Our long-term goal is to develop a mesenchymal tumor classification system based on cDNA profiling of actual tumors evaluated ex vivo. Our rationale is based on evidence that different profiles of mRNA expression reflect differences in the biological properties of cancer. Identifying signature patterns of gene expression via cDNA profiling may supersede the prognostic ability of histologic subtype, grade, anatomic location, and the presence or absence of particular characterized, solitary molecular aberrancies such as translocations. cDNA microarrays facilitate the systematic and comprehensive analysis of transcriptional alterations occurring in diseased tissues. This technique involves quantitative hybridization to a large panel of cloned genes with the total expression complement (cDNA) derived from a particular cell or tumor. We realize that cDNA arrays in isolation may tell us nothing about sarcoma pathogenesis as it does not address protein-driven issues. A given expressed gene does not necessitate that the protein product is integral to the process of sarcomagenesis. Nevertheless, this protein may be specific to the tumor, thereby facilitating classification but providing no information as to the mechanisms of pathogenesis. The information generated by microarray projects will complement and incorporate data created via proteomics, in situ microarrays, hybrid and other techniques. Only after learning the relationship of these tumors to normal mesenchyme can we then begin to predict their behavior and elucidate the mechanisms of their pathogenesis.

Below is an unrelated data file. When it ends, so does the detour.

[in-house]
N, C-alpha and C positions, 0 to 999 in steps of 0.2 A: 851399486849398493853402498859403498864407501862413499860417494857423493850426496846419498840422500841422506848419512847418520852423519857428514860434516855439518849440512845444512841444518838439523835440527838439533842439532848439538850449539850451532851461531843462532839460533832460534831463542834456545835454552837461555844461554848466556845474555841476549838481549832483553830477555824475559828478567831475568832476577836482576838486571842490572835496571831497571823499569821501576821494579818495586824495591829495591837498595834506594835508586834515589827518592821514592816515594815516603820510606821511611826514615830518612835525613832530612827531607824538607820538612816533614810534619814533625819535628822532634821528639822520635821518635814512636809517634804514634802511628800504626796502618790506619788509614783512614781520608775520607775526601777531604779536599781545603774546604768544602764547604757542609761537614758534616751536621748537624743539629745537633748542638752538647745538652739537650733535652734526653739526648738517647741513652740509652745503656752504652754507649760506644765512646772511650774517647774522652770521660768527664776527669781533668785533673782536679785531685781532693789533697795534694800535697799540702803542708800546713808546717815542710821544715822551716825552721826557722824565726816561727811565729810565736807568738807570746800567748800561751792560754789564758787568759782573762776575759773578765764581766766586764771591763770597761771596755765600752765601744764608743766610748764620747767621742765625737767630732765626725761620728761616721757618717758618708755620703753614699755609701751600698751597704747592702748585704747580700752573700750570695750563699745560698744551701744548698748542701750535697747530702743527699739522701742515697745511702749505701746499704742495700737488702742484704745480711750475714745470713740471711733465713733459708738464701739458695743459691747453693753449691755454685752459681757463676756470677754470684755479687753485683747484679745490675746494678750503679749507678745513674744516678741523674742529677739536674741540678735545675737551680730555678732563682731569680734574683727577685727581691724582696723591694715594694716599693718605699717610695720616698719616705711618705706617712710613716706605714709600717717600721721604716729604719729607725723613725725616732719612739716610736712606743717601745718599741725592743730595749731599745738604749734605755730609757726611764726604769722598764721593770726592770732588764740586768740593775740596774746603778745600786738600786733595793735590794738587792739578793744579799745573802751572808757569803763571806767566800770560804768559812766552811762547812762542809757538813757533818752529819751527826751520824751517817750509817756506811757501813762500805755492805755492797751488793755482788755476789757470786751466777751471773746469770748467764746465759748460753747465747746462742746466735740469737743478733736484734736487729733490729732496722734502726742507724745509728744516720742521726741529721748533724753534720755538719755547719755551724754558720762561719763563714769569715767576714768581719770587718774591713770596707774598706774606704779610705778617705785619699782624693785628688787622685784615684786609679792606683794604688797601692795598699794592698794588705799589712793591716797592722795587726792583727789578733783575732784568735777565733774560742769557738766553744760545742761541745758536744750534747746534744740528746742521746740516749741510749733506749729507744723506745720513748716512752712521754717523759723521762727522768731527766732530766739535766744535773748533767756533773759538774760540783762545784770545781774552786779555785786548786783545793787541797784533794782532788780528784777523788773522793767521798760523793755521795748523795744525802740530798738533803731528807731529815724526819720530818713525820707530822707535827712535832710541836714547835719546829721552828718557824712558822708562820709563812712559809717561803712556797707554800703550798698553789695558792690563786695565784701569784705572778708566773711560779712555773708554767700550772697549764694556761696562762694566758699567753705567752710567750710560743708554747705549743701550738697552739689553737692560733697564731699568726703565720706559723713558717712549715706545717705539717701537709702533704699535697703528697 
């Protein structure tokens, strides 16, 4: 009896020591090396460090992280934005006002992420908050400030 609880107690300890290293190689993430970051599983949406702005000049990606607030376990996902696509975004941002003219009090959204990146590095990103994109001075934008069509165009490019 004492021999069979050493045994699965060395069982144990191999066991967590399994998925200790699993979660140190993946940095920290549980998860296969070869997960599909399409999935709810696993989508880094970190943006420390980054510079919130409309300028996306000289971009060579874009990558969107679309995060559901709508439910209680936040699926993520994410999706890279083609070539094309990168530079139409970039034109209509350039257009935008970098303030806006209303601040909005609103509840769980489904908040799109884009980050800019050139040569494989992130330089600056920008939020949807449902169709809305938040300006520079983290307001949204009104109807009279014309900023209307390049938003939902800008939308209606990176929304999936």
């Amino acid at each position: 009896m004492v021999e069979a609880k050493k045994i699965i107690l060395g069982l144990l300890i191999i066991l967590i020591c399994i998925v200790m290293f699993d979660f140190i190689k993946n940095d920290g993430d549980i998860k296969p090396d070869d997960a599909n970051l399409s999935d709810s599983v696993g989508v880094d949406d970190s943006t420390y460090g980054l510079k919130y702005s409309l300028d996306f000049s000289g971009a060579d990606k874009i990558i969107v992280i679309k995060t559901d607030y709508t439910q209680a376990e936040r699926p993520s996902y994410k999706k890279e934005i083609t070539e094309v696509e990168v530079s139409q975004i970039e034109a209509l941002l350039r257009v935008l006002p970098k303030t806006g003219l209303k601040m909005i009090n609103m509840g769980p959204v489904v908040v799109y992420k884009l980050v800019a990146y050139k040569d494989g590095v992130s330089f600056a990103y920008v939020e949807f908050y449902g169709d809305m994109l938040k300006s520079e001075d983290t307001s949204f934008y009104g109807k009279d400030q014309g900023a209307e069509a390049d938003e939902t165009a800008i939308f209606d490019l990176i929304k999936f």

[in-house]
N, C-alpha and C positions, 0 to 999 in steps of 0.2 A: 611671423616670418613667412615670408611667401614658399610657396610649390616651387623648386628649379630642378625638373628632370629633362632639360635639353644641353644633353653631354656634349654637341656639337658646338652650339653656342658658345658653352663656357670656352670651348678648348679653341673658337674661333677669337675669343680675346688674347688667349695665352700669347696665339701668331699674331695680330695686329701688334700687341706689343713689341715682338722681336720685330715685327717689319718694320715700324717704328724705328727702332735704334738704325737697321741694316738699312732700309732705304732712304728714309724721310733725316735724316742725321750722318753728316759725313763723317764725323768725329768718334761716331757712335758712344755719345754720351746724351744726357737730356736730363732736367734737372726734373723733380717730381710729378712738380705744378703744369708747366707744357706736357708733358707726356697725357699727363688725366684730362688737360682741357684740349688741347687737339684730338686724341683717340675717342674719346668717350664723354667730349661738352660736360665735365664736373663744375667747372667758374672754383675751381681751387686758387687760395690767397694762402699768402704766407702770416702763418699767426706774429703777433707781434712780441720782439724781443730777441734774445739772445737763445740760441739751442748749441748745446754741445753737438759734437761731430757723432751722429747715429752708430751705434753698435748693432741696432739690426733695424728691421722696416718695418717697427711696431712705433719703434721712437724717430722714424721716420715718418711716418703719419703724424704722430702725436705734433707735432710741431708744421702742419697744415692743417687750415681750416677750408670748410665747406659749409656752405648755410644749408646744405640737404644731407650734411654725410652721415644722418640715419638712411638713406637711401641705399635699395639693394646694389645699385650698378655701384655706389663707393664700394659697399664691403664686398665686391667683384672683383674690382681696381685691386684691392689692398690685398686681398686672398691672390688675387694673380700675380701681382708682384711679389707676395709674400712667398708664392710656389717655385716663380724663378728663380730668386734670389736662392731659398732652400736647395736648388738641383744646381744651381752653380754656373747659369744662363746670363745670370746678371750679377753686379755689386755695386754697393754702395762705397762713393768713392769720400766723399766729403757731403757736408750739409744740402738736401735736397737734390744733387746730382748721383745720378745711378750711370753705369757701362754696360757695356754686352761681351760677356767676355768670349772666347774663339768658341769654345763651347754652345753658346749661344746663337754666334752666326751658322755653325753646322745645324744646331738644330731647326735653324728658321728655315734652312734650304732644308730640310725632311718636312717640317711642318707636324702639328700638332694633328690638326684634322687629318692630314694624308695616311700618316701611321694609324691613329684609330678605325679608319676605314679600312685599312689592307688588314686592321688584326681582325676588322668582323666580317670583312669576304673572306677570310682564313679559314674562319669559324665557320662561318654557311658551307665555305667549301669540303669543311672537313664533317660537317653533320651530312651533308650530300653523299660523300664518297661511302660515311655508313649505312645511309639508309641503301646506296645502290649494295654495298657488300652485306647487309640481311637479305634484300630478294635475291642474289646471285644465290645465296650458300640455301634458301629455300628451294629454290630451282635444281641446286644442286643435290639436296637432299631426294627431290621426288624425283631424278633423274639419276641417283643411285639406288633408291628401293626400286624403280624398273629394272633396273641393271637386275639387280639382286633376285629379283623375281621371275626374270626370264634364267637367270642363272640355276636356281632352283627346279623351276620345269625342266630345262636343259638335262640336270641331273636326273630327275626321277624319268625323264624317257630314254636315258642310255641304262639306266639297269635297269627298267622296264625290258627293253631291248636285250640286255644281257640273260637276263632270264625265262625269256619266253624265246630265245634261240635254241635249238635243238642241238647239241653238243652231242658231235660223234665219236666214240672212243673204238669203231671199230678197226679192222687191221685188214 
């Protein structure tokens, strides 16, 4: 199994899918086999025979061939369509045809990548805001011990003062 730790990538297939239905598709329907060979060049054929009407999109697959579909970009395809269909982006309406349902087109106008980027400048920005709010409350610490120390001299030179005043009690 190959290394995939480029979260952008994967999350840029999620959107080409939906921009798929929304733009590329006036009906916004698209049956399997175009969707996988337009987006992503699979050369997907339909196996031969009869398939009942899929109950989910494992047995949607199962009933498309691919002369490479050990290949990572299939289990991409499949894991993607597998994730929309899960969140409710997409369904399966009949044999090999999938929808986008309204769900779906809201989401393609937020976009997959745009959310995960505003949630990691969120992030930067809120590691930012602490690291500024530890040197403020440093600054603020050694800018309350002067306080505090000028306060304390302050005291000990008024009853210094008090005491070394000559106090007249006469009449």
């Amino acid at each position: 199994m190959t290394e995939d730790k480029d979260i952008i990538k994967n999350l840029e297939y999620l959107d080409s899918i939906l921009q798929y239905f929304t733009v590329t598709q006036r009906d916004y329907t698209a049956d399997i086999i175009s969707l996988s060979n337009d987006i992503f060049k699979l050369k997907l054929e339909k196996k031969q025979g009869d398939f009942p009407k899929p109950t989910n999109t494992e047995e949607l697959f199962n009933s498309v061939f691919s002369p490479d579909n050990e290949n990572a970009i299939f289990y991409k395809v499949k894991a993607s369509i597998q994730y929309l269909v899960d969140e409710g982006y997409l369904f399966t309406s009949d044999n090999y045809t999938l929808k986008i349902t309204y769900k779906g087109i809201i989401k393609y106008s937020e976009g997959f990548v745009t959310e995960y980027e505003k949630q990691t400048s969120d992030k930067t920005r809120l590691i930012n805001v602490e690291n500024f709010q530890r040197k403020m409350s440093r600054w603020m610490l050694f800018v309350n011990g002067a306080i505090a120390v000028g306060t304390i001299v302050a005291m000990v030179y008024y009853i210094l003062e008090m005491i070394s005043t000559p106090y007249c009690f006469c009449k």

Programmed Cell Death (Apoptosis in Sarcomas)